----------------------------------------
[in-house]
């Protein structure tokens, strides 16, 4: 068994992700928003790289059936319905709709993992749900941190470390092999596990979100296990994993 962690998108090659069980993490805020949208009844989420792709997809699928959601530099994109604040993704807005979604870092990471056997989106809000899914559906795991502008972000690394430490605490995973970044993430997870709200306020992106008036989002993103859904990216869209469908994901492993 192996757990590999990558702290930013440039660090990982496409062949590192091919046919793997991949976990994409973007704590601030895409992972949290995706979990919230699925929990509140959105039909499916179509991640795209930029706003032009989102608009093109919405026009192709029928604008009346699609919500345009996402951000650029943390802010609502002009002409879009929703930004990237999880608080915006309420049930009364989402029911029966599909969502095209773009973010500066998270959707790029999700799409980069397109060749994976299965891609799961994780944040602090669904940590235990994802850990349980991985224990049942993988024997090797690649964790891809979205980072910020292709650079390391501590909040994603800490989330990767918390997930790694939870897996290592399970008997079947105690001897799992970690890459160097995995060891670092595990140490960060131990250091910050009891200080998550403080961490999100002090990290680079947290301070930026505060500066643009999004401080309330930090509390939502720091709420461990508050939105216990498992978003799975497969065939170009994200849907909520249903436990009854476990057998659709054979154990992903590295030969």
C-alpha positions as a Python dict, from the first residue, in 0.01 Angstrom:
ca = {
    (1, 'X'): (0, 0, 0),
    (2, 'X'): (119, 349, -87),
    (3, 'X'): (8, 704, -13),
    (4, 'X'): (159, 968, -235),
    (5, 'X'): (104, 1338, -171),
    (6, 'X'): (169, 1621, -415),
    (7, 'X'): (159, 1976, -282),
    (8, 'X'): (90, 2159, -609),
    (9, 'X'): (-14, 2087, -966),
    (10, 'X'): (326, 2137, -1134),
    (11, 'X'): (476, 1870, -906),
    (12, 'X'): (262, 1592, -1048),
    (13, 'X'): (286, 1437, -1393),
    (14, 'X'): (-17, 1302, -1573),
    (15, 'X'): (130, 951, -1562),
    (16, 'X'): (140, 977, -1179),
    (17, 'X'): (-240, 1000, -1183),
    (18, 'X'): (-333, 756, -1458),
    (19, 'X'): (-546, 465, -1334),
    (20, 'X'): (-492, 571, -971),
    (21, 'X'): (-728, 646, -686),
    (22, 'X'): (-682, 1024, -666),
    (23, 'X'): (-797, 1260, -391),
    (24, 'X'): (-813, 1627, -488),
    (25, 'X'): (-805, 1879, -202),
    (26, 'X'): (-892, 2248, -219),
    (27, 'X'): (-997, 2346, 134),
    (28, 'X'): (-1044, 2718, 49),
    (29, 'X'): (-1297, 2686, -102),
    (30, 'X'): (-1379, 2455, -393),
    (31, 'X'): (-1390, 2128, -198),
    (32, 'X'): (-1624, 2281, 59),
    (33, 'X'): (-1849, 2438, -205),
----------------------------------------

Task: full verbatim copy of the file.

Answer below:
[in-house]
């Protein structure tokens, strides 16, 4: 068994992700928003790289059936319905709709993992749900941190470390092999596990979100296990994993 962690998108090659069980993490805020949208009844989420792709997809699928959601530099994109604040993704807005979604870092990471056997989106809000899914559906795991502008972000690394430490605490995973970044993430997870709200306020992106008036989002993103859904990216869209469908994901492993 192996757990590999990558702290930013440039660090990982496409062949590192091919046919793997991949976990994409973007704590601030895409992972949290995706979990919230699925929990509140959105039909499916179509991640795209930029706003032009989102608009093109919405026009192709029928604008009346699609919500345009996402951000650029943390802010609502002009002409879009929703930004990237999880608080915006309420049930009364989402029911029966599909969502095209773009973010500066998270959707790029999700799409980069397109060749994976299965891609799961994780944040602090669904940590235990994802850990349980991985224990049942993988024997090797690649964790891809979205980072910020292709650079390391501590909040994603800490989330990767918390997930790694939870897996290592399970008997079947105690001897799992970690890459160097995995060891670092595990140490960060131990250091910050009891200080998550403080961490999100002090990290680079947290301070930026505060500066643009999004401080309330930090509390939502720091709420461990508050939105216990498992978003799975497969065939170009994200849907909520249903436990009854476990057998659709054979154990992903590295030969």
C-alpha positions as a Python dict, from the first residue, in 0.01 Angstrom:
ca = {
    (1, 'X'): (0, 0, 0),
    (2, 'X'): (119, 349, -87),
    (3, 'X'): (8, 704, -13),
    (4, 'X'): (159, 968, -235),
    (5, 'X'): (104, 1338, -171),
    (6, 'X'): (169, 1621, -415),
    (7, 'X'): (159, 1976, -282),
    (8, 'X'): (90, 2159, -609),
    (9, 'X'): (-14, 2087, -966),
    (10, 'X'): (326, 2137, -1134),
    (11, 'X'): (476, 1870, -906),
    (12, 'X'): (262, 1592, -1048),
    (13, 'X'): (286, 1437, -1393),
    (14, 'X'): (-17, 1302, -1573),
    (15, 'X'): (130, 951, -1562),
    (16, 'X'): (140, 977, -1179),
    (17, 'X'): (-240, 1000, -1183),
    (18, 'X'): (-333, 756, -1458),
    (19, 'X'): (-546, 465, -1334),
    (20, 'X'): (-492, 571, -971),
    (21, 'X'): (-728, 646, -686),
    (22, 'X'): (-682, 1024, -666),
    (23, 'X'): (-797, 1260, -391),
    (24, 'X'): (-813, 1627, -488),
    (25, 'X'): (-805, 1879, -202),
    (26, 'X'): (-892, 2248, -219),
    (27, 'X'): (-997, 2346, 134),
    (28, 'X'): (-1044, 2718, 49),
    (29, 'X'): (-1297, 2686, -102),
    (30, 'X'): (-1379, 2455, -393),
    (31, 'X'): (-1390, 2128, -198),
    (32, 'X'): (-1624, 2281, 59),
    (33, 'X'): (-1849, 2438, -205),